While it's hardly an original plot, there's a genuine sense of creeping unease and dread maintained from the hovering, swooping opening shot. There's an almost constant low roar from the demons in…
Not entirely sure why I bothered with this! It was either this film or 'Saving Private Ryan' and as much as I dislike latter-day Speilberg films, I think I made the wrong decision. Pretty poor.
If the first Evil Dead is thought of as a primer for the second installment, I wouldn't disagree. But you can sort of see the off-kilter approach already taking shape even in the original. That is, if you can focus more on the technical aspects and less on the dodgy acting. That image of the camera flying through the woods is stunning every time. It’s not surprising that this shot became Raimi’s trademark. The claymation effects at the end are truly revolting.
After recent re-watch, I reduced this from 5 to 4 stars. I still love this movie for breaking new ground with gore and balancing it with humor, and basically inventing the "cabin in the woods" setting. But it's hard to overlook the flaws.
Part of this movie's charm is that it's a low budget first film for Raimi. But there are a ton of goofs and mistakes that go beyond low budget and simply show a lack of attention to detail. In addition, the actors do such ridiculously stupid things that it gets in the way of enjoyment. I know that in this genre of film, the viewer EXPECTS the actors to be stupid, and this film largely invented that…
Schlock horror. It may be a cult classic to some but it's a waste of time to me. I was really fed up after about an hour of this. It's like a very good amateur short video homage thing you might find on YouTube which would last 10 mins and you'd go away thinking really good job. But as a proper, fully-fledged movie this is a piece of nonsense. Of course, unlike me, if you're watching it in a room with a bunch of drunken friends then it probably is a classic.
I'm actually unsure if I've seen this before now. It seemed very familiar. I have logged Evil Dead II some years ago. So, if it's the…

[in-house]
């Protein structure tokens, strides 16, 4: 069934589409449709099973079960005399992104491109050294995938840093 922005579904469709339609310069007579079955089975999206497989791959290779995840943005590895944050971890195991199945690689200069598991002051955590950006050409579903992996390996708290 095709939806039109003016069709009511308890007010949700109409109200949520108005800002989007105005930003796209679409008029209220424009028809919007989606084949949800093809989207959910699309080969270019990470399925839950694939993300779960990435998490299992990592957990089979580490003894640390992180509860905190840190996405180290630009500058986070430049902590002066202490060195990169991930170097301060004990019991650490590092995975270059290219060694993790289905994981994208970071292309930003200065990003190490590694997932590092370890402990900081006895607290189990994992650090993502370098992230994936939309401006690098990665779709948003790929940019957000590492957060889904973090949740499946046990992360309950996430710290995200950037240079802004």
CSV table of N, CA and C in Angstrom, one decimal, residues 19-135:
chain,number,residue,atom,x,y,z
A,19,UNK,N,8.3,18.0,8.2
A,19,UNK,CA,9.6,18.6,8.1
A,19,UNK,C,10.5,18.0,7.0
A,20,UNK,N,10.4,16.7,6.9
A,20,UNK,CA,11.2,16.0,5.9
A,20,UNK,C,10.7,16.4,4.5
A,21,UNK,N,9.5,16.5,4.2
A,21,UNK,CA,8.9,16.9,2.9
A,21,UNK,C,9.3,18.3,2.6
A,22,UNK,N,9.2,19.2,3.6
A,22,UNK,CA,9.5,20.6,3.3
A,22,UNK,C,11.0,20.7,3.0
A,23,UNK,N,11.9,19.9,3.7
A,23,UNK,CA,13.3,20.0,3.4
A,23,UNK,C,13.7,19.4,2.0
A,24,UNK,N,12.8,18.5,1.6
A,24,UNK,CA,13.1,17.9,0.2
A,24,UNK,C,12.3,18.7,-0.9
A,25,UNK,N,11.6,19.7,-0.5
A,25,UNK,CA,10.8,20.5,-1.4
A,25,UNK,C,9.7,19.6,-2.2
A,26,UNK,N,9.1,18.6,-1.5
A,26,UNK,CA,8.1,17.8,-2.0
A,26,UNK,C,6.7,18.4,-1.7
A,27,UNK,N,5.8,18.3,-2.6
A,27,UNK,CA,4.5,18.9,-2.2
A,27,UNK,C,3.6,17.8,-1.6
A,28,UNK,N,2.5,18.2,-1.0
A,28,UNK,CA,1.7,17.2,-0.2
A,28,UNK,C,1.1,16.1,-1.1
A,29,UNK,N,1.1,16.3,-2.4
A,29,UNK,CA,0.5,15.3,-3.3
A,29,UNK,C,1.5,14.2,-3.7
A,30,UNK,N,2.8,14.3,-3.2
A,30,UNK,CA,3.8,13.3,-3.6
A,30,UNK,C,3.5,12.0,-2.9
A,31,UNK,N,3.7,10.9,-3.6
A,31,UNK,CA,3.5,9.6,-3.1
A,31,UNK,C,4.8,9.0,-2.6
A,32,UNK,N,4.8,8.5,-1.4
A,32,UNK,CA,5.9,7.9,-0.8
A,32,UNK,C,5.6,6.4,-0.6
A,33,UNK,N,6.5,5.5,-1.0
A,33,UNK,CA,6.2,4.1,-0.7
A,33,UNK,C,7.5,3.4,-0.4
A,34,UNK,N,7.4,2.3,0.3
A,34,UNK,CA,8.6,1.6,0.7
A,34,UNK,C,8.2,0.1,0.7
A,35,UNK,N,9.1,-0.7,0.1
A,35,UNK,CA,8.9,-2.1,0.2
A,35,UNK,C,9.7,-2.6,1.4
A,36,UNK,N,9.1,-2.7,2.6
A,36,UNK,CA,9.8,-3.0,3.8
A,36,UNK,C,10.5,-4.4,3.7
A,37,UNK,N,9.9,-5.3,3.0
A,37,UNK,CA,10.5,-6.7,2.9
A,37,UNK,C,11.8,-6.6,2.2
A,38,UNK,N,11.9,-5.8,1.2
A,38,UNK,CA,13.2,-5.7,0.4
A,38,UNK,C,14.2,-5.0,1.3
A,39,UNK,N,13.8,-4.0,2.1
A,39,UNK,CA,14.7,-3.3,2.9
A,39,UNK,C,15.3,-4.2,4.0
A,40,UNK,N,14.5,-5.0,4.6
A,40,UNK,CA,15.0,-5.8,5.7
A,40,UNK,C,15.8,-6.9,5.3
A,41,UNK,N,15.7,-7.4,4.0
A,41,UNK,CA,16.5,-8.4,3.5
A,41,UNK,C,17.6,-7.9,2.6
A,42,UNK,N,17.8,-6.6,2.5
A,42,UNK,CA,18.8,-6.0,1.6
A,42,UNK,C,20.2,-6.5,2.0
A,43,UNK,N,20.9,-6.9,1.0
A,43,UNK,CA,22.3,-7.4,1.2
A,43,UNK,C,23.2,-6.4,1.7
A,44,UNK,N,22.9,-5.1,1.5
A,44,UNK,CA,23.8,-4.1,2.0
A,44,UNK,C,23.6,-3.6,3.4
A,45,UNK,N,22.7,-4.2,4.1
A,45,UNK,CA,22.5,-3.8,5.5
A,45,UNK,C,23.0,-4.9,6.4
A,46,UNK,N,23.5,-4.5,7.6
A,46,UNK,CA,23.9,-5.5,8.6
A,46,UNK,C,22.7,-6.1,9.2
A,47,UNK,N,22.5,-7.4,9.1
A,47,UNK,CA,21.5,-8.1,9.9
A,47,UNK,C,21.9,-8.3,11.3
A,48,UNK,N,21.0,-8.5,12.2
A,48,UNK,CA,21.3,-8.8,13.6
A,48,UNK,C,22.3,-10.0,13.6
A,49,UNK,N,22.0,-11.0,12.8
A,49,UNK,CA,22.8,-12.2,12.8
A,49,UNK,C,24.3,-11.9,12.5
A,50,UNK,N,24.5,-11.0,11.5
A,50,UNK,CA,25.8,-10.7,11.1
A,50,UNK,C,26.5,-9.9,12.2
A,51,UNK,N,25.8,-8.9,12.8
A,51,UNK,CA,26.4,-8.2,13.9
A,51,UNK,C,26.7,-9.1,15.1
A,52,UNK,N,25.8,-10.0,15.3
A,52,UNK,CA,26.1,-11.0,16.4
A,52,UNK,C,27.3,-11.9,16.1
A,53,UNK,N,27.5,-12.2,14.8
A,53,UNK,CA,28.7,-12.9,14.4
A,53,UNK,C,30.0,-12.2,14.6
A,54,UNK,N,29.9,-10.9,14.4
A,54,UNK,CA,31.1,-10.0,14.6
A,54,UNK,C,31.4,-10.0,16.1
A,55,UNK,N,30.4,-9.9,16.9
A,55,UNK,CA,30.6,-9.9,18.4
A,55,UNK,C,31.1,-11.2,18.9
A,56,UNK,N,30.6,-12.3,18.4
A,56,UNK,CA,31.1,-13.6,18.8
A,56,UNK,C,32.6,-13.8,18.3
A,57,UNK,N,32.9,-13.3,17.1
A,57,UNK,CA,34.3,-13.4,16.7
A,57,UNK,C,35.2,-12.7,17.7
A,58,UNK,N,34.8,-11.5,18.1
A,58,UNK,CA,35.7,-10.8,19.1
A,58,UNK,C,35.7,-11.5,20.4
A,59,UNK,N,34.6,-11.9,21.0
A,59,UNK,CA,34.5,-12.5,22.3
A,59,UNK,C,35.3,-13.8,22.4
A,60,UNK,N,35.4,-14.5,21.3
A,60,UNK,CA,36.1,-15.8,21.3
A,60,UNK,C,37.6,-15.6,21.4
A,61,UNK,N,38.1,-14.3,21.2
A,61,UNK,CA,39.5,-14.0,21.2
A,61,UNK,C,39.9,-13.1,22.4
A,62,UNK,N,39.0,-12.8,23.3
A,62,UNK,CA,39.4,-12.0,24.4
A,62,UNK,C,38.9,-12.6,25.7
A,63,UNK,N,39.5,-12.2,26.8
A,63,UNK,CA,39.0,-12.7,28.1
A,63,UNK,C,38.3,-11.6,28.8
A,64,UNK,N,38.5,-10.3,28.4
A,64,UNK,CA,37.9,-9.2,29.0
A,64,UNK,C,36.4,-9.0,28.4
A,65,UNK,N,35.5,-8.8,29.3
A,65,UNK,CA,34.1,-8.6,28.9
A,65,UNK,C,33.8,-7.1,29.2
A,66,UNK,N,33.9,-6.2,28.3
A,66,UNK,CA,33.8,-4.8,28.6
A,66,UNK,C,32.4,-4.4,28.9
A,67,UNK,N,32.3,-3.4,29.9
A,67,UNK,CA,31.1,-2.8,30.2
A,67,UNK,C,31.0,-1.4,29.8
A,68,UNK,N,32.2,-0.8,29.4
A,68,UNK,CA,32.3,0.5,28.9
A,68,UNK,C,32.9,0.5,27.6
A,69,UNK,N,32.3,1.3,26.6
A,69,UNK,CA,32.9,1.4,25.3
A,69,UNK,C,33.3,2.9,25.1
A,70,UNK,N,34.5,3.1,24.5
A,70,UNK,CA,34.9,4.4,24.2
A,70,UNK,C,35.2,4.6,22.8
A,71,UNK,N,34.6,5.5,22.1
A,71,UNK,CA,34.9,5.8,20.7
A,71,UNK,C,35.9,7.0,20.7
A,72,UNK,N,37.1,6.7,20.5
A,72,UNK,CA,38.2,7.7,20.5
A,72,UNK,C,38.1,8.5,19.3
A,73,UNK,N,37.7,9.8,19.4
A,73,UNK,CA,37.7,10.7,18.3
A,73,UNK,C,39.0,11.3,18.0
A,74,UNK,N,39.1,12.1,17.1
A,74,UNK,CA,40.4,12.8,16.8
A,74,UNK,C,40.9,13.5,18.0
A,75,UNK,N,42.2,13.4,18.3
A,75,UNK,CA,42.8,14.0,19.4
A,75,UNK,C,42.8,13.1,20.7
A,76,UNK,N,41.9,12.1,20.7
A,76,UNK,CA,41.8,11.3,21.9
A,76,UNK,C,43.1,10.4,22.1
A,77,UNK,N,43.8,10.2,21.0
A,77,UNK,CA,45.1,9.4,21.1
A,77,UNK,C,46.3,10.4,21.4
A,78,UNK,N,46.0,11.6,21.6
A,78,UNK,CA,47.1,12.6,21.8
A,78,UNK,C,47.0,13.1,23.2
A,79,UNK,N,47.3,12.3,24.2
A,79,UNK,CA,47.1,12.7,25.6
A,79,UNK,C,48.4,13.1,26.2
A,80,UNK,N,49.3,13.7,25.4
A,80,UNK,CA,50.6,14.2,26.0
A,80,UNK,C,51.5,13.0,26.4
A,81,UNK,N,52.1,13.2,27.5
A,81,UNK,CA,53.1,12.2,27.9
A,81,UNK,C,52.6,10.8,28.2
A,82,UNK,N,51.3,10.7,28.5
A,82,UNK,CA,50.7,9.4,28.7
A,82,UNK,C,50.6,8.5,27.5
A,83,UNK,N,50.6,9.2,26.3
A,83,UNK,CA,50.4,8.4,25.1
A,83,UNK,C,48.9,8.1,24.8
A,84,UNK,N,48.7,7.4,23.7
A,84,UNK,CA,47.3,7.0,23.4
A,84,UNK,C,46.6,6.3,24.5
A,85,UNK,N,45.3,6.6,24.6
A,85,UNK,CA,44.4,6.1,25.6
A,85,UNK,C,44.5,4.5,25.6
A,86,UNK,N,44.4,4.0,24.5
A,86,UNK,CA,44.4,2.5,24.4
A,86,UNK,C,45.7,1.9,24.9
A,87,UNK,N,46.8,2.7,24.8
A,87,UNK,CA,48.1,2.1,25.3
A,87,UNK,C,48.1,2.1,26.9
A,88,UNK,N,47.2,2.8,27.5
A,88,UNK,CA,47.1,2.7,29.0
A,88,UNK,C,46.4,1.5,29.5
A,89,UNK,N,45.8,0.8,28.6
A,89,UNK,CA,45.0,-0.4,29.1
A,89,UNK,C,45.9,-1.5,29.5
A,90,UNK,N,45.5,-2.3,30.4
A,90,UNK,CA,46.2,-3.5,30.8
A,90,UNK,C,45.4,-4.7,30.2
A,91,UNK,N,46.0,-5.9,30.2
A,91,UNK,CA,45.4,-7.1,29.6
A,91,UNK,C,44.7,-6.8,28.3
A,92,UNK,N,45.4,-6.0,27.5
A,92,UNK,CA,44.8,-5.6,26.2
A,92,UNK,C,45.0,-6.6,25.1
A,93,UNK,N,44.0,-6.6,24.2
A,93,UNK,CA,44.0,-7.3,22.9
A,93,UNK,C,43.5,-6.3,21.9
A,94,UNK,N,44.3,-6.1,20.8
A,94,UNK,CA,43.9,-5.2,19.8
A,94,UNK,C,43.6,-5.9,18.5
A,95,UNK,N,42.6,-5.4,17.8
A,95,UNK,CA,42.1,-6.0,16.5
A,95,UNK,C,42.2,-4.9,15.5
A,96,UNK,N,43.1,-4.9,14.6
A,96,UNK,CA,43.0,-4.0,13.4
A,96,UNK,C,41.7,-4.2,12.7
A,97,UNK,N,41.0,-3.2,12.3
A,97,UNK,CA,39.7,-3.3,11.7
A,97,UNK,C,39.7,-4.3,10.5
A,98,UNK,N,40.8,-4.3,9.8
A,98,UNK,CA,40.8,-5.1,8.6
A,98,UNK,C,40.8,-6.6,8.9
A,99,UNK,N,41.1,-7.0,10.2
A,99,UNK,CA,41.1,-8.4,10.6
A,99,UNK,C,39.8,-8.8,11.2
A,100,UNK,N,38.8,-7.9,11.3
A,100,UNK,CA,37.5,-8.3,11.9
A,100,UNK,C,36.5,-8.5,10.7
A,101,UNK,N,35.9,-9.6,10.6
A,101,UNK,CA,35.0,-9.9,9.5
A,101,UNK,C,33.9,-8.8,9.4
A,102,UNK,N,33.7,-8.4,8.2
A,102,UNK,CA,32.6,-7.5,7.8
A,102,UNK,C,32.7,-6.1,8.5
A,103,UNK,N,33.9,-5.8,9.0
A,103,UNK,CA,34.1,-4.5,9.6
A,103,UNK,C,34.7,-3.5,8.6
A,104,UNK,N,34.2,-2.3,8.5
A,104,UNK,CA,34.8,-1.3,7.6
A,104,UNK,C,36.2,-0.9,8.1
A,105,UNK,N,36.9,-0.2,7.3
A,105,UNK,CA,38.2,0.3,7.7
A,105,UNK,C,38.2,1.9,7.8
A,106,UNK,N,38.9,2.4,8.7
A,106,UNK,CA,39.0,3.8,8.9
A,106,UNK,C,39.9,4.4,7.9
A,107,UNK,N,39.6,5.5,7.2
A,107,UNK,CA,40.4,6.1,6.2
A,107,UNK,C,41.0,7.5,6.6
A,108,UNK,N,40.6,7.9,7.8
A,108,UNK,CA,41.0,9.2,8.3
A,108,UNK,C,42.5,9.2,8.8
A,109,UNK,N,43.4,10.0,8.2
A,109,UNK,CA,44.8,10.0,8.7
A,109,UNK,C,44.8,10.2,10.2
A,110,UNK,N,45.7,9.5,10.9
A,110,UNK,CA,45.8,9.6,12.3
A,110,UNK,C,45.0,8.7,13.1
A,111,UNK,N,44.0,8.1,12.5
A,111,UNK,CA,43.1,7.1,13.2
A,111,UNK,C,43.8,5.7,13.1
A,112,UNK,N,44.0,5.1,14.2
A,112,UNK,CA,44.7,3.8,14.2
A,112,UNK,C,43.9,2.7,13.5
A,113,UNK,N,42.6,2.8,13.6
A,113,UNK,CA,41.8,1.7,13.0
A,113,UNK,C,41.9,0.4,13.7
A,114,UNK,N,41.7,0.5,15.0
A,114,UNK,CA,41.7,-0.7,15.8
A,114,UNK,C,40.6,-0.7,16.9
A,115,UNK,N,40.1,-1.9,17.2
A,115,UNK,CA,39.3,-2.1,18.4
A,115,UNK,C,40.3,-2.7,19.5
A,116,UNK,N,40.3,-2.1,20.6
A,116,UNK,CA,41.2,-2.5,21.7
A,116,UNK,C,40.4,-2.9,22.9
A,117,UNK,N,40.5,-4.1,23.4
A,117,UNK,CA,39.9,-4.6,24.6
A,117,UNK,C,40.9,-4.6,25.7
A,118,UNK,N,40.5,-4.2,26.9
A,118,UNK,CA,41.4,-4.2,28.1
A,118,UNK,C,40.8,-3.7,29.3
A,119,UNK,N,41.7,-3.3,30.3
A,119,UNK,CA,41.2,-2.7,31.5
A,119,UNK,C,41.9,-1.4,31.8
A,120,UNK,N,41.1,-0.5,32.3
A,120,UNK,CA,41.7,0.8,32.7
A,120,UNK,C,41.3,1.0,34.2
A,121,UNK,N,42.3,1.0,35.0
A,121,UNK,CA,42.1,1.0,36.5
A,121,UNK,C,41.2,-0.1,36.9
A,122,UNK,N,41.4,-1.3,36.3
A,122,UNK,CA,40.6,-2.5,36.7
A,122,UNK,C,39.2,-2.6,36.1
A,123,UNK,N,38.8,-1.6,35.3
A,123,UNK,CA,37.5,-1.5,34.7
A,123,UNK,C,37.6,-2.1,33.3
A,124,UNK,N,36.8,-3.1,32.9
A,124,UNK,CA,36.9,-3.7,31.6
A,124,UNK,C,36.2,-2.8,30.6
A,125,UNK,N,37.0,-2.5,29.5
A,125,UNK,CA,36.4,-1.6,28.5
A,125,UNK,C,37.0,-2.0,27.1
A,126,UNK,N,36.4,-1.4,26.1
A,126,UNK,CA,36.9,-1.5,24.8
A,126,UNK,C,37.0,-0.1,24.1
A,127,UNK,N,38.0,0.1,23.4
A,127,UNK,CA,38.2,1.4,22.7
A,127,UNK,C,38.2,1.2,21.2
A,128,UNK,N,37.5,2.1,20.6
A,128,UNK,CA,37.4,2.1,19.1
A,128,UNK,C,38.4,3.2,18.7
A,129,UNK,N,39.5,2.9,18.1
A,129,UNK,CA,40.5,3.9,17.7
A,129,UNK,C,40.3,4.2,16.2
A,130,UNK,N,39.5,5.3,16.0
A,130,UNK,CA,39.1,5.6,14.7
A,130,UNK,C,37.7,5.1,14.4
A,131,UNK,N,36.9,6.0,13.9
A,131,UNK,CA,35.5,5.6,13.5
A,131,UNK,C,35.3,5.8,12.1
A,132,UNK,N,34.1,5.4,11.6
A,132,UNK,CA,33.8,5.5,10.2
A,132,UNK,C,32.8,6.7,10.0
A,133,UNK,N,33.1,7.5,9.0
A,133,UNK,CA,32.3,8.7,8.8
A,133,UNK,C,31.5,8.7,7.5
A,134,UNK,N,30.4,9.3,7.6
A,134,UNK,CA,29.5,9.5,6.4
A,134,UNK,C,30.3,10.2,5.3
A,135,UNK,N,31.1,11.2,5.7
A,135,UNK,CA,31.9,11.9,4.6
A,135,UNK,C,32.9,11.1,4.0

I only ever saw ARMY OF DARKNESS years ago and thought it time I saw this little gem. And i was surprised. After having been disappointed with the mess that was TEXAS CHAINSAW MASSACRE, I was pleased to finally see some creativity in the realm of the horror genre. Bruce Campbell has a lot to do with the success of the film as well. He is great as the messed up hero. I laughed throughout the whole film, it was great. Over the top and with a great sense of humour. Must go and watch part two, now.
Still my favorite film of all time. I love everything about it, from how the acting gets better as the movie goes along, how the pace gets more and more frenetic, and how energetic and inventive it all is.
The Evil Dead may not be my favorite 80's horror movie, but it's definitely a fun film for fans of the genre, both for its ironic sense of humor and numerous references to several staple horror classics; everything from Night of the Living Dead's setting to the dutch angles made famous by Italian directors like Lucio Fulci seems to make an appearance here. With that said, there's no denying that The Evil Dead is a tribute film at its core, but it's still one that's worth the watch even if it doesn't quite live up to its contemporaries. 3/5 sumerian spirits.
Cheryl is my personal favorite of the demonically possessed ladies.
That last like 15 minutes of body decomposition? Heck yeah.
- A Trip to the Moon
- The Great Train Robbery
- The Birth of a Nation
- Les Vampires
- 13 Sins
- 100 Bloody Acres
- The ABCs of Death
Friends often ask me to recommend indie horror films on Netflix Instant. (American Netflix, sorry!) Now I can just send…
- The Brood
- Winter Light
- The Changeling
No idea if there is a list for this yet, but I think I will keep this as kind of…